My second boss had to give me the advice to develop a thicker skin; this was probably the most useful advice I ever got. Not everything that you interpret as a put down is. And if it is, then telling her you are intimidated will lead to more put downs not less. So learn to cope. If you don't know what the words mean, look them up. If you do know, then she communicated perfectly well even if it was not your preference. If you are unsure what she meant, then ask for a clarification. No one can intimidate you if you don't allow it.

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    Some people are just direct, too. A lot of the time this comes across as condescending/arrogant/rude to other people when none was intended. – enderland Mar 31 '15 at 22:21
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Sometimes you have to use a "big word" to convey exactly what you mean, such as Zeitgeist, polymorphism, or subdermal. There's really no small words that means what they mean.

The problem comes, however, in the psychology of their use. Some people use big words to intimidate others, some use them to be deliberately obtuse and obfuscate their involvement/responsibility, and some people use them as a compensating behavior for their own insecurities.

From the tone of your post, I'm going to infer (see what I did there?) that she is in the insecure category. She may be intimidated by you, and is trying to "Speak with authority to gain authority." This is fairly common in younger people, in my experience. It may also just be her trying to "find her voice," as in what speaking style is comfortable, and she's trying out an extreme. This is the equivalent of the "Wild Youth Hairstyle" - just trying out the boundaries to see what's out there.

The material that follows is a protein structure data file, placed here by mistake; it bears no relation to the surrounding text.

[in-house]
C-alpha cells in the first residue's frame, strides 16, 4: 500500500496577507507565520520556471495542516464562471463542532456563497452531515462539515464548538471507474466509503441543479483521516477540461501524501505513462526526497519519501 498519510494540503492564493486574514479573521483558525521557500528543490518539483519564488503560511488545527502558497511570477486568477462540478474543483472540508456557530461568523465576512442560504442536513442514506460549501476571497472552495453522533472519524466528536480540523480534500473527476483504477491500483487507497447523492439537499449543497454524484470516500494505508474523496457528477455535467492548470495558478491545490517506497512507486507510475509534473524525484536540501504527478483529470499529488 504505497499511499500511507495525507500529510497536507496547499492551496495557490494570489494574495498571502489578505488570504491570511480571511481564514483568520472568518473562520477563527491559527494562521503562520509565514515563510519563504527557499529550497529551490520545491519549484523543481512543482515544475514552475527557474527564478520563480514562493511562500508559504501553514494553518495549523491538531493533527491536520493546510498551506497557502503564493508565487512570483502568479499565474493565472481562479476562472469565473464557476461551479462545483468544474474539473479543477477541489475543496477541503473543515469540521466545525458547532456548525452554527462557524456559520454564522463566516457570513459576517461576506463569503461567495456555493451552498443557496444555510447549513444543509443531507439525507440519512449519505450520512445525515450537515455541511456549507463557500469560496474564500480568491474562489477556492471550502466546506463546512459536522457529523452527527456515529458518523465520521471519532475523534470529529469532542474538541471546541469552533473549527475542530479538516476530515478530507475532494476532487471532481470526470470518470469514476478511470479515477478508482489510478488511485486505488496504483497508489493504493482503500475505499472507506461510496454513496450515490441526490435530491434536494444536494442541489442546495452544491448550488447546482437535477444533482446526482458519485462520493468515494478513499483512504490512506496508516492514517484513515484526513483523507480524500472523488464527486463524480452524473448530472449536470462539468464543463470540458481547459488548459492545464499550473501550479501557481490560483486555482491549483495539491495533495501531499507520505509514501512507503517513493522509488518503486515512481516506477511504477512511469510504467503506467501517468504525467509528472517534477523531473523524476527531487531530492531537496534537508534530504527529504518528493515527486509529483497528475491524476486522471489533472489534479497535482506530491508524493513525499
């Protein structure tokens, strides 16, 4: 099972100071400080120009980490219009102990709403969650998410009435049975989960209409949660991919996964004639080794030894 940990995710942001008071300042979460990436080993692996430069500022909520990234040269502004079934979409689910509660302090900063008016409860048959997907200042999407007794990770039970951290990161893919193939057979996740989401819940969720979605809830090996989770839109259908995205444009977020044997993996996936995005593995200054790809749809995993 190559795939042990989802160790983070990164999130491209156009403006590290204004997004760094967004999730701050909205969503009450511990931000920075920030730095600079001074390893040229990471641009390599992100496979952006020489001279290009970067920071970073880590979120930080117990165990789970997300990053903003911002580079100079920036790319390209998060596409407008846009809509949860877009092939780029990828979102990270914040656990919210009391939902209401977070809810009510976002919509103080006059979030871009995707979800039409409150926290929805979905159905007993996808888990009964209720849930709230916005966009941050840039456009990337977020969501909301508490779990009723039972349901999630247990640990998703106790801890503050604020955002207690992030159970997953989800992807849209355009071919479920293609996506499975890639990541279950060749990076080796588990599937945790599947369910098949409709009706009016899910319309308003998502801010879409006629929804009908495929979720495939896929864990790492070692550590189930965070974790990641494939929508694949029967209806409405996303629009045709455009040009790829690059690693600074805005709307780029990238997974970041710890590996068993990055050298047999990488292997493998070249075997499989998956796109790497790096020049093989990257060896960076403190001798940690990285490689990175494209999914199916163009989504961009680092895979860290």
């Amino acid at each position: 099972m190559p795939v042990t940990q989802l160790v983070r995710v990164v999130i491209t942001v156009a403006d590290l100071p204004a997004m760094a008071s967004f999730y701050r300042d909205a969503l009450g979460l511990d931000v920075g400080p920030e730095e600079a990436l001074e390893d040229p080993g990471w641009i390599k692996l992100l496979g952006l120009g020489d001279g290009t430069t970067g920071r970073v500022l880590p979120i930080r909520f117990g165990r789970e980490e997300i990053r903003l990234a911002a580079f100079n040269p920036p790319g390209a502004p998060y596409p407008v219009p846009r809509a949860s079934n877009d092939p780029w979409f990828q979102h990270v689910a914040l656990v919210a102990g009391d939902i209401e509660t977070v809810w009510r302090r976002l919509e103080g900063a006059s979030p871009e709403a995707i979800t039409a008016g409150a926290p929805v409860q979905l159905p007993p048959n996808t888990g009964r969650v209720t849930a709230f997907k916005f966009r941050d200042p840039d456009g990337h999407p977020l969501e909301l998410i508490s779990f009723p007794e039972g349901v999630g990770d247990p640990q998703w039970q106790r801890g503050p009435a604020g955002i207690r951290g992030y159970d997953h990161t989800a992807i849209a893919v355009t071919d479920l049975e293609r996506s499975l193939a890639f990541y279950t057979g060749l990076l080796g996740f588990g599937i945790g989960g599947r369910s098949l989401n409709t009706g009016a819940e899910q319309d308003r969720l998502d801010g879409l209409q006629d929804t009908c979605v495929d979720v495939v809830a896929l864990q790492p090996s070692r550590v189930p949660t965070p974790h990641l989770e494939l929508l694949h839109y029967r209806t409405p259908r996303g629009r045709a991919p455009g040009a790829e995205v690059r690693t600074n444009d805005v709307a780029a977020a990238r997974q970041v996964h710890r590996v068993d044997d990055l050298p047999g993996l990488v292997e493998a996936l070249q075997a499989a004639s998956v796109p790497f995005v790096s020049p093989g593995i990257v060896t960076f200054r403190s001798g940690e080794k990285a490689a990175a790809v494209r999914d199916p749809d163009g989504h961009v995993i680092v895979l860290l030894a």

I wouldn't read too much into it, and I wouldn't take it personally. If it really bugs you, you can always deflect it with a little humor: "Hey, this is a college project. We don't have the budget for all those ten dollar words."

  • Firstly, punching the daylights out of people is also a long-practiced and well-known technique for defusing tension in Western culture but that doesn't mean we should do it so let's do away with that argument. Secondly, your taste in humor really ought to be more context-aware. This every bit strikes me as on the infantilizing side and far too reminiscent of what might hypothetically be said in a romantically degrading context, and it's well established in gender studies / anthropology / what-have-you that this will pervade other male/female relations (supposing OP is well). – user1084 Apr 1 '15 at 18:33
  • My inference partly comes from the fact that we have overwhelming evidence that men really don't like it when women are forthright, act intelligent, etc. and that jumped me out as a far bigger concern than the concern that the OP really truly is dealing with an insecure woman who needs to be treated as such. Apologies for the vagary but I've already cited evidence to this above, and I leave it for you to research yourself how you might be more aware of gender in non-romantic interactions since I'm not personally interested in giving you a full education on this. – user1084 Apr 1 '15 at 18:36
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    youtube.com/watch?v=AUbbGx6dCOQ Not every human interaction is about mating. – Wesley Long Apr 1 '15 at 18:38
  • Zing. Because I'm immature or something deleting my acct here. See ya. – user1084 Apr 1 '15 at 18:41
  • @djechlin This is obviously a case of the #patriarchy...... (jk). – easymoden00b Apr 2 '15 at 20:53